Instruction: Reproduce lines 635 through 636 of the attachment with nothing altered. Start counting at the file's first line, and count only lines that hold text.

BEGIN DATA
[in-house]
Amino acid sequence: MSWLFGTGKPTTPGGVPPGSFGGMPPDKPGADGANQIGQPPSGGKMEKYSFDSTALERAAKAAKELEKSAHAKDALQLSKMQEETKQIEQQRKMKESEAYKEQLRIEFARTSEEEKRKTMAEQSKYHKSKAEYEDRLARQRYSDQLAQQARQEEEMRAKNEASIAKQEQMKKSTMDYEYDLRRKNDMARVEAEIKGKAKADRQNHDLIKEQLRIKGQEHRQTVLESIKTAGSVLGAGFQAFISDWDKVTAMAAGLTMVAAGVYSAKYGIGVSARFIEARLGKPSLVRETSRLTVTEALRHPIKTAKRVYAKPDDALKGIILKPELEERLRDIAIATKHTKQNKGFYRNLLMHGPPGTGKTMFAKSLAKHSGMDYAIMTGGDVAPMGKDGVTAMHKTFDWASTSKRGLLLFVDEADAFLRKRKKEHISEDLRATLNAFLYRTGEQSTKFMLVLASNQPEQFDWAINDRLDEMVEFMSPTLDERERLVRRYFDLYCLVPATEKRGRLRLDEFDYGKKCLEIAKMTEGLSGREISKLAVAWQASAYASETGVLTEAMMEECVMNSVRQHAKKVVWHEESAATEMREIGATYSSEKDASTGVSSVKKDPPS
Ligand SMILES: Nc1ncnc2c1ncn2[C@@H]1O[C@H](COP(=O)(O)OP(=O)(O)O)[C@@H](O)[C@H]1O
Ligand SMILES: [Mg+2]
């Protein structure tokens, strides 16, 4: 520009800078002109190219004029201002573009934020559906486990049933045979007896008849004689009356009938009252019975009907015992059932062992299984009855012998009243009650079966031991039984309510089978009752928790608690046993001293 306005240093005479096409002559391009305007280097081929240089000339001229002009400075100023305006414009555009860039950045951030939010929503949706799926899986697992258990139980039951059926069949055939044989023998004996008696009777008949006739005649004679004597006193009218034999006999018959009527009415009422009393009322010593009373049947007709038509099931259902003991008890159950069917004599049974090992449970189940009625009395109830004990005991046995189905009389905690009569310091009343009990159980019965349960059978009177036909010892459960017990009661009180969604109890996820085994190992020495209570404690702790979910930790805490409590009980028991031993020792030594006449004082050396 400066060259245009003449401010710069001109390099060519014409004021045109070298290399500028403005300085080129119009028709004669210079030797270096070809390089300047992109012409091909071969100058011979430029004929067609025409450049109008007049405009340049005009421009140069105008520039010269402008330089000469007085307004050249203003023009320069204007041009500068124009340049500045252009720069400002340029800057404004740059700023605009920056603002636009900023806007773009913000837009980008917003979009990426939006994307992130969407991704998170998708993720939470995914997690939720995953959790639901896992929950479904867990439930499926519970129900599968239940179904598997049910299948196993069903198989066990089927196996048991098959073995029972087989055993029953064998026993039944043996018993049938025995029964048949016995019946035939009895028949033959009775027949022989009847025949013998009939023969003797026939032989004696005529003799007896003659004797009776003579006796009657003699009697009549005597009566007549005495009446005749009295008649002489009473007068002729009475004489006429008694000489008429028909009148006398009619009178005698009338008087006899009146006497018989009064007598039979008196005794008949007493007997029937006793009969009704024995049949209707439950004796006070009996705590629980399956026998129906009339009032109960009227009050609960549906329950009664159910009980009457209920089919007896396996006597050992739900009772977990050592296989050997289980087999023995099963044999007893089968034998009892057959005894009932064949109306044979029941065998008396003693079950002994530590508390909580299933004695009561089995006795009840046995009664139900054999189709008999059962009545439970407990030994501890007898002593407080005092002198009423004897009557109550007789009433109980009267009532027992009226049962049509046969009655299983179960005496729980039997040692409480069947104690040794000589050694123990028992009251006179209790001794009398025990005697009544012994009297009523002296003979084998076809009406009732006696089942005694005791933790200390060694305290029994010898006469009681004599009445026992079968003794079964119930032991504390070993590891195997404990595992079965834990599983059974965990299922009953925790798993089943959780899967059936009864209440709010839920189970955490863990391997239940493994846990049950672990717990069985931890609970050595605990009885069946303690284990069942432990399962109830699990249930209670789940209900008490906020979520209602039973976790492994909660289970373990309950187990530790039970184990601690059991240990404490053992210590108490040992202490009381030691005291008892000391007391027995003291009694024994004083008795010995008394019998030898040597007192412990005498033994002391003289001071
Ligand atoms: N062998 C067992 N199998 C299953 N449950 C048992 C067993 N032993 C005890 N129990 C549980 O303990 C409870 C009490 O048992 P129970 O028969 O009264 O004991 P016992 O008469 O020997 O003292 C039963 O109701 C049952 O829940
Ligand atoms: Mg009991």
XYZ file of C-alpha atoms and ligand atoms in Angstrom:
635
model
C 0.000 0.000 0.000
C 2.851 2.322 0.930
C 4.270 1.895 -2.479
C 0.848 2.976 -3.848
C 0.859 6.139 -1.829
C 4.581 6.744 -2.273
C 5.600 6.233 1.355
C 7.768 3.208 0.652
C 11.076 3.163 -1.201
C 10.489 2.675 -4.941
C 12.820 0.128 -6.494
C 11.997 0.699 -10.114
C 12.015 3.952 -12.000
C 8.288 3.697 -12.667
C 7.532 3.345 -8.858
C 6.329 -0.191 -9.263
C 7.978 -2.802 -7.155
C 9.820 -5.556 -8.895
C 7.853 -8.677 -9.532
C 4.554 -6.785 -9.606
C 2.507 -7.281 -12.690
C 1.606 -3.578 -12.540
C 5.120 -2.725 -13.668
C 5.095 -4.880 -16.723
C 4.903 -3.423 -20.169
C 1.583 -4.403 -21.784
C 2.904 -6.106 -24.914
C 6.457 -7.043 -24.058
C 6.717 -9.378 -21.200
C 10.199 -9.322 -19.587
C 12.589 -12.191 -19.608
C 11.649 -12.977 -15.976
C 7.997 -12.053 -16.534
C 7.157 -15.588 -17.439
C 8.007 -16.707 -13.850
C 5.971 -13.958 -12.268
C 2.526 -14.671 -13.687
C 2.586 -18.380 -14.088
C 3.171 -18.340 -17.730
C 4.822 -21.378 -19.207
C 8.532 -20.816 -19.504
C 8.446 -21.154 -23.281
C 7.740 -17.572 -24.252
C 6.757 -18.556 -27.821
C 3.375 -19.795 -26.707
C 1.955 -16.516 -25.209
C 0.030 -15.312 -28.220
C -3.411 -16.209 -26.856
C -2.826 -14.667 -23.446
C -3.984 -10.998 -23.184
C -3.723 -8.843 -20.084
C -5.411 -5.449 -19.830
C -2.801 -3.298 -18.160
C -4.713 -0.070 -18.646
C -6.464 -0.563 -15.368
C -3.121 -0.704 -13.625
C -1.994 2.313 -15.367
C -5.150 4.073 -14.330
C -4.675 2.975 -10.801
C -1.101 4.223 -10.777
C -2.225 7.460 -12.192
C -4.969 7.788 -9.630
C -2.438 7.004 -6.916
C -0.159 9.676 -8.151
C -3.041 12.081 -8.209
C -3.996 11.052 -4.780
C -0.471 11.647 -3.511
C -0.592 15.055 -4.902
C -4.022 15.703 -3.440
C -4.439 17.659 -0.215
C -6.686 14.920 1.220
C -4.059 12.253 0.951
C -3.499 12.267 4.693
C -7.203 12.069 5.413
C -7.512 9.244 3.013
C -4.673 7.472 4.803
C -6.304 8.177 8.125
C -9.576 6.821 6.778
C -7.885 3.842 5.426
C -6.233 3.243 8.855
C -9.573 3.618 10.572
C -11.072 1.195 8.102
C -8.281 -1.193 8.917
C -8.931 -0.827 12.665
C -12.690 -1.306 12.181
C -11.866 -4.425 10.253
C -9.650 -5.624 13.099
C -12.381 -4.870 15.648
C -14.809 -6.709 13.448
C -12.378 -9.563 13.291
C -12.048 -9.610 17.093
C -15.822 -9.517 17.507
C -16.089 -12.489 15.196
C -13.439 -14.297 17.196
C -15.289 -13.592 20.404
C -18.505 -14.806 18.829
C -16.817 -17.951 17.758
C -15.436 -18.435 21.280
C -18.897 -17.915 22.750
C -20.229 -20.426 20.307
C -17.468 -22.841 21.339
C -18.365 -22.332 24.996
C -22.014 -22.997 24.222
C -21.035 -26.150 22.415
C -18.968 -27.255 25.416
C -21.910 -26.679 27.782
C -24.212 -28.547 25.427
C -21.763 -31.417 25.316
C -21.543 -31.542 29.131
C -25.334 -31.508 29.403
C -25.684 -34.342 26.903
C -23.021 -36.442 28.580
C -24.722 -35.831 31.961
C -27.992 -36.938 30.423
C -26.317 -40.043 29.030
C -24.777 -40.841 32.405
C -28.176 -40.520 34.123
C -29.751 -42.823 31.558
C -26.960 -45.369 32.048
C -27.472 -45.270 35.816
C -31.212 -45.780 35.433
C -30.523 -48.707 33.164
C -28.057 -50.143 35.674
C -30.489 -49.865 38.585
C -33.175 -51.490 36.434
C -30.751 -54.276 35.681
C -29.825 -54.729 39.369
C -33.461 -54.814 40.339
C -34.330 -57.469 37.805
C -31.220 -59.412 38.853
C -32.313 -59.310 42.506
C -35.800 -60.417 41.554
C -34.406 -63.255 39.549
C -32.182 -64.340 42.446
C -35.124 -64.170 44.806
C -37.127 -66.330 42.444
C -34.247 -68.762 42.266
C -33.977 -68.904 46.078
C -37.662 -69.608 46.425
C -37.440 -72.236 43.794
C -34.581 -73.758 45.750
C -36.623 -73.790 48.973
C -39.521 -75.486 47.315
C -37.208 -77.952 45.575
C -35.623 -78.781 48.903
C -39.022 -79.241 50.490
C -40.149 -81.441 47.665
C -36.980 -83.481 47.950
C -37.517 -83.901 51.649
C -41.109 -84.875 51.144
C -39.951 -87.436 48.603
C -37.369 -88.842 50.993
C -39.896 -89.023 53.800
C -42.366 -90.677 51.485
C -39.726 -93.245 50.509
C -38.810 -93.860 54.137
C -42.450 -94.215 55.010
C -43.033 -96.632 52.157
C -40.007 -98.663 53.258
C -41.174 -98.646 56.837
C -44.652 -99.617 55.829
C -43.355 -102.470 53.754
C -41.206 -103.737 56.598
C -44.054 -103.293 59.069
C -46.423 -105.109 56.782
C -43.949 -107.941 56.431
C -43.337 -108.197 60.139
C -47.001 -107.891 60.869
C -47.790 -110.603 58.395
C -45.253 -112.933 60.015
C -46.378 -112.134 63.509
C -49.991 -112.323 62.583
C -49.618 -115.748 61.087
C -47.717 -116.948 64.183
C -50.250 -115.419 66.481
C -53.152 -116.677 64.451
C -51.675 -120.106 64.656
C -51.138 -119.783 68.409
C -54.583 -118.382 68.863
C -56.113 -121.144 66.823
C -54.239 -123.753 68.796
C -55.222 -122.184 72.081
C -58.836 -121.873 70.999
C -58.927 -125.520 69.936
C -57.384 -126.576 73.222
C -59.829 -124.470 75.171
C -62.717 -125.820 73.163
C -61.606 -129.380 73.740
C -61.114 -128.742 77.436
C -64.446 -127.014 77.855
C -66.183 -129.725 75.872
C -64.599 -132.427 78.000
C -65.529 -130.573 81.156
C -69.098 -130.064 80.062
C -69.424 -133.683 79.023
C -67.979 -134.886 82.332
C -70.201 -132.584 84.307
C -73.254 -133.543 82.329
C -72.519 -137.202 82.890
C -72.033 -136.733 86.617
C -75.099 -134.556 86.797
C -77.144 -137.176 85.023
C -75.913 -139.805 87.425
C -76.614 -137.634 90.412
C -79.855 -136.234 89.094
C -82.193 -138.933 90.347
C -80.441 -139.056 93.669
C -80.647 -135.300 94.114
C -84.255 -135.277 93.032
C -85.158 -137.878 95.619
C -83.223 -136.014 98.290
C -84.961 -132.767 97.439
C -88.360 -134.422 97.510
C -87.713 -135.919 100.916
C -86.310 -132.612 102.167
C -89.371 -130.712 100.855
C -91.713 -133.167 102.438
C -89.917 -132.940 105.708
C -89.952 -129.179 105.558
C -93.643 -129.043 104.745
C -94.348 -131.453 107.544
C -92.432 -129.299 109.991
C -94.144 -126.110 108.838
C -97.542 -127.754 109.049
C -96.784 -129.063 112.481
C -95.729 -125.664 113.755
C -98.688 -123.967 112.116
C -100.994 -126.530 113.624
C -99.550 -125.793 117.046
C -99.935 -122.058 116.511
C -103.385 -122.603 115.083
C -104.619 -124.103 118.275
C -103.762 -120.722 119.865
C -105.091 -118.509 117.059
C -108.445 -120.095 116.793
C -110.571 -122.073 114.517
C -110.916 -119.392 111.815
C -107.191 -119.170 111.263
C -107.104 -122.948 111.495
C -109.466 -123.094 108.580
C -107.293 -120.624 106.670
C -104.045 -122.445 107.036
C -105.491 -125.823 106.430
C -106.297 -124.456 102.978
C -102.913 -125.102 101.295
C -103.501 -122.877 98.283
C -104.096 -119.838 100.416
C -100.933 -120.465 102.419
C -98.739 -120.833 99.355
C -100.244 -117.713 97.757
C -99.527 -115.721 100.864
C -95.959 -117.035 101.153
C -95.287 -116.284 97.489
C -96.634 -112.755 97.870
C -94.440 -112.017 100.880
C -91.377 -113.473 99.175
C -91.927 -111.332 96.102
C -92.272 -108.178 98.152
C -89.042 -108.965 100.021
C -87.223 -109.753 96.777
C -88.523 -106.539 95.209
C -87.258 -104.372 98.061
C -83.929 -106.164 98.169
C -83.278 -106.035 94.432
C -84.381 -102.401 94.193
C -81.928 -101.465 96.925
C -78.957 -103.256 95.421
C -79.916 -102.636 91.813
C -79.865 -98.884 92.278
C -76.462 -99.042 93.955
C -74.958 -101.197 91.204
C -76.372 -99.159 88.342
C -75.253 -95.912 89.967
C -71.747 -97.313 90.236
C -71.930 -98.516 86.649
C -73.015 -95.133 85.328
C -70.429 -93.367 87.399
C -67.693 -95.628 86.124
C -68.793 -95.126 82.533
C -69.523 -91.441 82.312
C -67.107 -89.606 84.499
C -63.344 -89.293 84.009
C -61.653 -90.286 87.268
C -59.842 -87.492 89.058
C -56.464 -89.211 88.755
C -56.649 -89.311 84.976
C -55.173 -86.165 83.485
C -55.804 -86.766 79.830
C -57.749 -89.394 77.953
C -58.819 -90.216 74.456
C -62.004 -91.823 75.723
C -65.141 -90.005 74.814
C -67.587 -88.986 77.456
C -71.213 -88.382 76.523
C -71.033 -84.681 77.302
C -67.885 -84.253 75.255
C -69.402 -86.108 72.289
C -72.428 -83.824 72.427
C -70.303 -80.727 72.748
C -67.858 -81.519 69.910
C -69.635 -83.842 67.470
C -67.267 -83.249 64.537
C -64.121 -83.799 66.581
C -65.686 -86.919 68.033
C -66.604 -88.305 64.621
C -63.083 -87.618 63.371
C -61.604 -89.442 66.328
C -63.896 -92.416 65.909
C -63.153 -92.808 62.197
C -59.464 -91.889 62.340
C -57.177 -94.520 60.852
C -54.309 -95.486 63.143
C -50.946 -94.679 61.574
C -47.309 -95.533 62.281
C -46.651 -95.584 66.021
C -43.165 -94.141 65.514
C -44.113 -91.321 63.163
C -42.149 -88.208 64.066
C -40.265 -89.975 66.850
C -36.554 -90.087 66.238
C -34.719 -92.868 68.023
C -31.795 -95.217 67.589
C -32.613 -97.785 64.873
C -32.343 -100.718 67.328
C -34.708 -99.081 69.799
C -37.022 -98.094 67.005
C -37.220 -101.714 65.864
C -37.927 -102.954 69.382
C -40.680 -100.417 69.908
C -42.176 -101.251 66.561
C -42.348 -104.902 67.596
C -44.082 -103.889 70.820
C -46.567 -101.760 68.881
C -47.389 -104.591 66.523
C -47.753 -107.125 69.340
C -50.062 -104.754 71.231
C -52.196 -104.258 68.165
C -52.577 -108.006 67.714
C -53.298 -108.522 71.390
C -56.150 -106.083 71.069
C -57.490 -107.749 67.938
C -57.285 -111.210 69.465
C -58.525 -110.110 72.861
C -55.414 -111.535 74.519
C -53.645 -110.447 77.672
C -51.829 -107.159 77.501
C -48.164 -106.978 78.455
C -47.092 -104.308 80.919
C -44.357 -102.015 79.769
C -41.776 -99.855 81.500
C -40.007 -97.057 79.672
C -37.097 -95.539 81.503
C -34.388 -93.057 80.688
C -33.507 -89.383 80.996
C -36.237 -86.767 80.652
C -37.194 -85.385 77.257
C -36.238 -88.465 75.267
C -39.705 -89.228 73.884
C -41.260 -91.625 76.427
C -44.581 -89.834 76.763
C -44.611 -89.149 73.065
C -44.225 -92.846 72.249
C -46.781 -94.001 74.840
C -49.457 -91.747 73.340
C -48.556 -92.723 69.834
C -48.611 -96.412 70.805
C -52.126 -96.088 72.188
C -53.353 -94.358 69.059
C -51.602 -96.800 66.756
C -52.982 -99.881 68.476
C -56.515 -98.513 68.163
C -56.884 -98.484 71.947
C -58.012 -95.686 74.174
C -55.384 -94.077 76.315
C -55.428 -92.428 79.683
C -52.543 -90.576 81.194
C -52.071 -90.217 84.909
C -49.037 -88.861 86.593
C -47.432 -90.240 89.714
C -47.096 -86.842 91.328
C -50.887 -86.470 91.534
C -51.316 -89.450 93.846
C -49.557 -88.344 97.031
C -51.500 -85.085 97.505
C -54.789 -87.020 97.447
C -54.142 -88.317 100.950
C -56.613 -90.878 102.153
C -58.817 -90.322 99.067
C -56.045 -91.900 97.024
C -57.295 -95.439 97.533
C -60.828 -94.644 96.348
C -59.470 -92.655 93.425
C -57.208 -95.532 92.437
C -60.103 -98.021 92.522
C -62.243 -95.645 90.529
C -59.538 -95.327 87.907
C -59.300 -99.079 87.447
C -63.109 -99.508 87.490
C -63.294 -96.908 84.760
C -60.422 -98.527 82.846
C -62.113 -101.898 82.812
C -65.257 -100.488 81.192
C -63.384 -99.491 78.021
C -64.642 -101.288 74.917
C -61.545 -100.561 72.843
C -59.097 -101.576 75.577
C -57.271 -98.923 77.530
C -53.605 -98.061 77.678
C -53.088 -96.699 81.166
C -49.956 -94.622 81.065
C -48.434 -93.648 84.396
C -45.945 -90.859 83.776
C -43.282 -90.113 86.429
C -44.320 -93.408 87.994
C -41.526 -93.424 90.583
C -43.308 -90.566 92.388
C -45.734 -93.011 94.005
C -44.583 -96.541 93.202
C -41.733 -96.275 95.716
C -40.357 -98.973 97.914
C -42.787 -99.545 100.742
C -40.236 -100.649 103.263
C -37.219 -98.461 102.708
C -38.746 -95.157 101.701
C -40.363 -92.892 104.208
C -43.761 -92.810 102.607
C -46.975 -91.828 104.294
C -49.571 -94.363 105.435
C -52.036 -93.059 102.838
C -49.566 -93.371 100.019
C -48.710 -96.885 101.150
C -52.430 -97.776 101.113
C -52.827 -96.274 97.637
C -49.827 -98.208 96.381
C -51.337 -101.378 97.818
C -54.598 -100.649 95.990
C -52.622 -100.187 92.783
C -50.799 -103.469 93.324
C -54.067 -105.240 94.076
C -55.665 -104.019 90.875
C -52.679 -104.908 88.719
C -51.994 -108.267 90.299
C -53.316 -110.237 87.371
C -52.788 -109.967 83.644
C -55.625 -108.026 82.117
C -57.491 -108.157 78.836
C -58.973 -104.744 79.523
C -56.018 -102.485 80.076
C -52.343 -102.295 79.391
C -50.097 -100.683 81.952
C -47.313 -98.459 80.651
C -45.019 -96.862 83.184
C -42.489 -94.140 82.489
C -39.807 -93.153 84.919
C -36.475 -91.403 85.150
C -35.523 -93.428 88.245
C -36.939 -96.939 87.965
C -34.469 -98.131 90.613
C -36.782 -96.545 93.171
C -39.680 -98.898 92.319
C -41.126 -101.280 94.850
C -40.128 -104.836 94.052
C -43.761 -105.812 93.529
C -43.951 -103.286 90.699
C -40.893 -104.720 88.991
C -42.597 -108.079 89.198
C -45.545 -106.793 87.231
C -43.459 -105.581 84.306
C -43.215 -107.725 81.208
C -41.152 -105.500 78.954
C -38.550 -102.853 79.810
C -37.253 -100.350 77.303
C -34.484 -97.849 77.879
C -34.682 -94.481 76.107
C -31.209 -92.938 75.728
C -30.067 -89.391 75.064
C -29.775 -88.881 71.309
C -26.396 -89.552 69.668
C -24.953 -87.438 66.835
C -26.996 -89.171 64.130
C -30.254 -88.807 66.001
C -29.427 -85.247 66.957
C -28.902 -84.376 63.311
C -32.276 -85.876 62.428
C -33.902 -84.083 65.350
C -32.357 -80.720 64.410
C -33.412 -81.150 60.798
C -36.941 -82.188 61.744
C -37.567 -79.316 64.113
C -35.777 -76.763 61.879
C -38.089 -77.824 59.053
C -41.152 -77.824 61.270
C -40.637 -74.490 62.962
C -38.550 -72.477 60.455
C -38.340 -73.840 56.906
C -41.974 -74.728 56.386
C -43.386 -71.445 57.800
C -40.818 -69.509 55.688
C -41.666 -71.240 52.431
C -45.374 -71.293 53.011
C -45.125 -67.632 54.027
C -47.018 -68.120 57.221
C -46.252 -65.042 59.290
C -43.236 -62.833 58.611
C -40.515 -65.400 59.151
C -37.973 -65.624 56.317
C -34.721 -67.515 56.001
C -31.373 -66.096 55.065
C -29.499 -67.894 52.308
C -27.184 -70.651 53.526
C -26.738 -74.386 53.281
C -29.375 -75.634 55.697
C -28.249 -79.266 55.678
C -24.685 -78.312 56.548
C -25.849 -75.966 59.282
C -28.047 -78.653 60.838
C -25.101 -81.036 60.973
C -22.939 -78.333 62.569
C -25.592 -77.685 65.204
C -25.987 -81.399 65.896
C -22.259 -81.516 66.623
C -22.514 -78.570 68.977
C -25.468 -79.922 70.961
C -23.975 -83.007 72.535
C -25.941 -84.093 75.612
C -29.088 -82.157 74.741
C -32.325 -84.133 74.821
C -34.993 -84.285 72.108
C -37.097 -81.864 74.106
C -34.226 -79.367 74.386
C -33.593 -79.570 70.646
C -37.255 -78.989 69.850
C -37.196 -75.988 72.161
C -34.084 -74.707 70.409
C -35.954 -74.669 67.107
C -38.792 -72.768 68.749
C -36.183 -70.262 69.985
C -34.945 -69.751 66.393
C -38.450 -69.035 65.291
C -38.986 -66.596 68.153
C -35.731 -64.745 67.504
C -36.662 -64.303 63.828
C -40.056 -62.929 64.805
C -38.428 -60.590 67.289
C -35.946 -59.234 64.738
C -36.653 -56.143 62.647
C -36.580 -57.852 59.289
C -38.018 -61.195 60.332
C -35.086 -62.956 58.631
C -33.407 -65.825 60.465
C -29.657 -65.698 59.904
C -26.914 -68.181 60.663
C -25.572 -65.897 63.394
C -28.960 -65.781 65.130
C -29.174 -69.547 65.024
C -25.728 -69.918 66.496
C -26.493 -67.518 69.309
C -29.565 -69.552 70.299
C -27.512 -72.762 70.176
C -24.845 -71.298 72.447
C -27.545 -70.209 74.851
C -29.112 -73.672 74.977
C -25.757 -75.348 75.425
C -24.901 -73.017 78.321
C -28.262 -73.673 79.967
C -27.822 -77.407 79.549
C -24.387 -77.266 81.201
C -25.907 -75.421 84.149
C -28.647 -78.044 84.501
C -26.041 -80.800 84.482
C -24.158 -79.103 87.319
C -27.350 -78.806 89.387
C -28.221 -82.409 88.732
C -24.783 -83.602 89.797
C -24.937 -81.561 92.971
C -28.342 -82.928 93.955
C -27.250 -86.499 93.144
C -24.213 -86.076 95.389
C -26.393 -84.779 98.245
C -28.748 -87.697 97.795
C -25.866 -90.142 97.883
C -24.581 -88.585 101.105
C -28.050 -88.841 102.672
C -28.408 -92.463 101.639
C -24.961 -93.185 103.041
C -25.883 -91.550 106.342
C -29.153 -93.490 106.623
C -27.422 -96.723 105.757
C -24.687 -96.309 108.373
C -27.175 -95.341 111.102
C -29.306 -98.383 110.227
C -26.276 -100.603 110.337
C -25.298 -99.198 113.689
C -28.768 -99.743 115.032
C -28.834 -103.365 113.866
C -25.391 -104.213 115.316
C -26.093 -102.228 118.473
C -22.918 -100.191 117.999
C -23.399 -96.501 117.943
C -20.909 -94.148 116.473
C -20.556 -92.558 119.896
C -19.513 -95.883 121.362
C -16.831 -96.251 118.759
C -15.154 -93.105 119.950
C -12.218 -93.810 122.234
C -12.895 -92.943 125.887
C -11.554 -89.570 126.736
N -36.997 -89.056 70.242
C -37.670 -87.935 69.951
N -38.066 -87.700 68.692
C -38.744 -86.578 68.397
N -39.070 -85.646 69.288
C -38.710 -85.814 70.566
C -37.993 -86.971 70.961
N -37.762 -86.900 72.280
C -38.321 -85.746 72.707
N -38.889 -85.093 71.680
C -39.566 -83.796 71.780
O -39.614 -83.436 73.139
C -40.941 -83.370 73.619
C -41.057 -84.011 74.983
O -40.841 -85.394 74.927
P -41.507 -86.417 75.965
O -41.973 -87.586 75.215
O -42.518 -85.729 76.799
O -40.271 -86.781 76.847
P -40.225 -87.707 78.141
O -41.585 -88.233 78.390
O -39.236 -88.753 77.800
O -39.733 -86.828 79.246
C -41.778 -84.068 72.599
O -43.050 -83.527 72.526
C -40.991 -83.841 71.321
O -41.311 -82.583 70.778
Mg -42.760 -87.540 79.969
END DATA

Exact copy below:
O -42.518 -85.729 76.799
O -40.271 -86.781 76.847